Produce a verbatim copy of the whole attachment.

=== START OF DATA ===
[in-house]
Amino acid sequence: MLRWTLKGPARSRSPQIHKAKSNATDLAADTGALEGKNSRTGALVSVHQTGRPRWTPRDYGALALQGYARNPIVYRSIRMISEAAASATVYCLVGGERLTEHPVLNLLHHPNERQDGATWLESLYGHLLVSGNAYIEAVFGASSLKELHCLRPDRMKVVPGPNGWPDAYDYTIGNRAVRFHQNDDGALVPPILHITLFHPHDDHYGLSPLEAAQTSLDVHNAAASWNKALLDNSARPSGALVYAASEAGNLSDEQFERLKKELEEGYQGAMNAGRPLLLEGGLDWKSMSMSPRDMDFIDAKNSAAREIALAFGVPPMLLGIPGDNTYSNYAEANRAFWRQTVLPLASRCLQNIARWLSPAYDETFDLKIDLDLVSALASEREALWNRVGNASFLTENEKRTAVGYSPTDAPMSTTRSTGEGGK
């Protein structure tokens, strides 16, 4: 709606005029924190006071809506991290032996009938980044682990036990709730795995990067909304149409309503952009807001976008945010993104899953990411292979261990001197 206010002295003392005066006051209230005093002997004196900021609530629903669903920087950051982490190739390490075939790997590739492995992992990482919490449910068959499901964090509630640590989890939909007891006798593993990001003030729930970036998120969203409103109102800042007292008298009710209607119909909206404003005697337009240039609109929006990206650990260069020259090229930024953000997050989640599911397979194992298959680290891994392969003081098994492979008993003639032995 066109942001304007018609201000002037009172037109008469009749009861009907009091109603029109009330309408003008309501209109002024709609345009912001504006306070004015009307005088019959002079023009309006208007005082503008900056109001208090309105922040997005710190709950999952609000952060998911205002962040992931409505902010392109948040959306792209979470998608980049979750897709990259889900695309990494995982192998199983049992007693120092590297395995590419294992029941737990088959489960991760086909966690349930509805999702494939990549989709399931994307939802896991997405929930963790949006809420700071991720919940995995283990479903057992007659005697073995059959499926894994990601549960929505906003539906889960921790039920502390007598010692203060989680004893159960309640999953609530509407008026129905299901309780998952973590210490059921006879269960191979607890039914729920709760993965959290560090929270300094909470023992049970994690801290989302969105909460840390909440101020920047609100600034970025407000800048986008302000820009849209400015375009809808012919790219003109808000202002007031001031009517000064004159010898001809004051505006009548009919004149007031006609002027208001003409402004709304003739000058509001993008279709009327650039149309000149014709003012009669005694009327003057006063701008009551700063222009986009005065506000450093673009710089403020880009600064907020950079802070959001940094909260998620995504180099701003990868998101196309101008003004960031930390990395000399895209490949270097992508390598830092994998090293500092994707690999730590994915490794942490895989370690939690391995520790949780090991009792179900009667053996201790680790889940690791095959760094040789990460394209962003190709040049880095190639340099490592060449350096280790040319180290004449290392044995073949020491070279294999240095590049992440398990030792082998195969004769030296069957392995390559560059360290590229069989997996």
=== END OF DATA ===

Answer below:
[in-house]
Amino acid sequence: MLRWTLKGPARSRSPQIHKAKSNATDLAADTGALEGKNSRTGALVSVHQTGRPRWTPRDYGALALQGYARNPIVYRSIRMISEAAASATVYCLVGGERLTEHPVLNLLHHPNERQDGATWLESLYGHLLVSGNAYIEAVFGASSLKELHCLRPDRMKVVPGPNGWPDAYDYTIGNRAVRFHQNDDGALVPPILHITLFHPHDDHYGLSPLEAAQTSLDVHNAAASWNKALLDNSARPSGALVYAASEAGNLSDEQFERLKKELEEGYQGAMNAGRPLLLEGGLDWKSMSMSPRDMDFIDAKNSAAREIALAFGVPPMLLGIPGDNTYSNYAEANRAFWRQTVLPLASRCLQNIARWLSPAYDETFDLKIDLDLVSALASEREALWNRVGNASFLTENEKRTAVGYSPTDAPMSTTRSTGEGGK
């Protein structure tokens, strides 16, 4: 709606005029924190006071809506991290032996009938980044682990036990709730795995990067909304149409309503952009807001976008945010993104899953990411292979261990001197 206010002295003392005066006051209230005093002997004196900021609530629903669903920087950051982490190739390490075939790997590739492995992992990482919490449910068959499901964090509630640590989890939909007891006798593993990001003030729930970036998120969203409103109102800042007292008298009710209607119909909206404003005697337009240039609109929006990206650990260069020259090229930024953000997050989640599911397979194992298959680290891994392969003081098994492979008993003639032995 066109942001304007018609201000002037009172037109008469009749009861009907009091109603029109009330309408003008309501209109002024709609345009912001504006306070004015009307005088019959002079023009309006208007005082503008900056109001208090309105922040997005710190709950999952609000952060998911205002962040992931409505902010392109948040959306792209979470998608980049979750897709990259889900695309990494995982192998199983049992007693120092590297395995590419294992029941737990088959489960991760086909966690349930509805999702494939990549989709399931994307939802896991997405929930963790949006809420700071991720919940995995283990479903057992007659005697073995059959499926894994990601549960929505906003539906889960921790039920502390007598010692203060989680004893159960309640999953609530509407008026129905299901309780998952973590210490059921006879269960191979607890039914729920709760993965959290560090929270300094909470023992049970994690801290989302969105909460840390909440101020920047609100600034970025407000800048986008302000820009849209400015375009809808012919790219003109808000202002007031001031009517000064004159010898001809004051505006009548009919004149007031006609002027208001003409402004709304003739000058509001993008279709009327650039149309000149014709003012009669005694009327003057006063701008009551700063222009986009005065506000450093673009710089403020880009600064907020950079802070959001940094909260998620995504180099701003990868998101196309101008003004960031930390990395000399895209490949270097992508390598830092994998090293500092994707690999730590994915490794942490895989370690939690391995520790949780090991009792179900009667053996201790680790889940690791095959760094040789990460394209962003190709040049880095190639340099490592060449350096280790040319180290004449290392044995073949020491070279294999240095590049992440398990030792082998195969004769030296069957392995390559560059360290590229069989997996």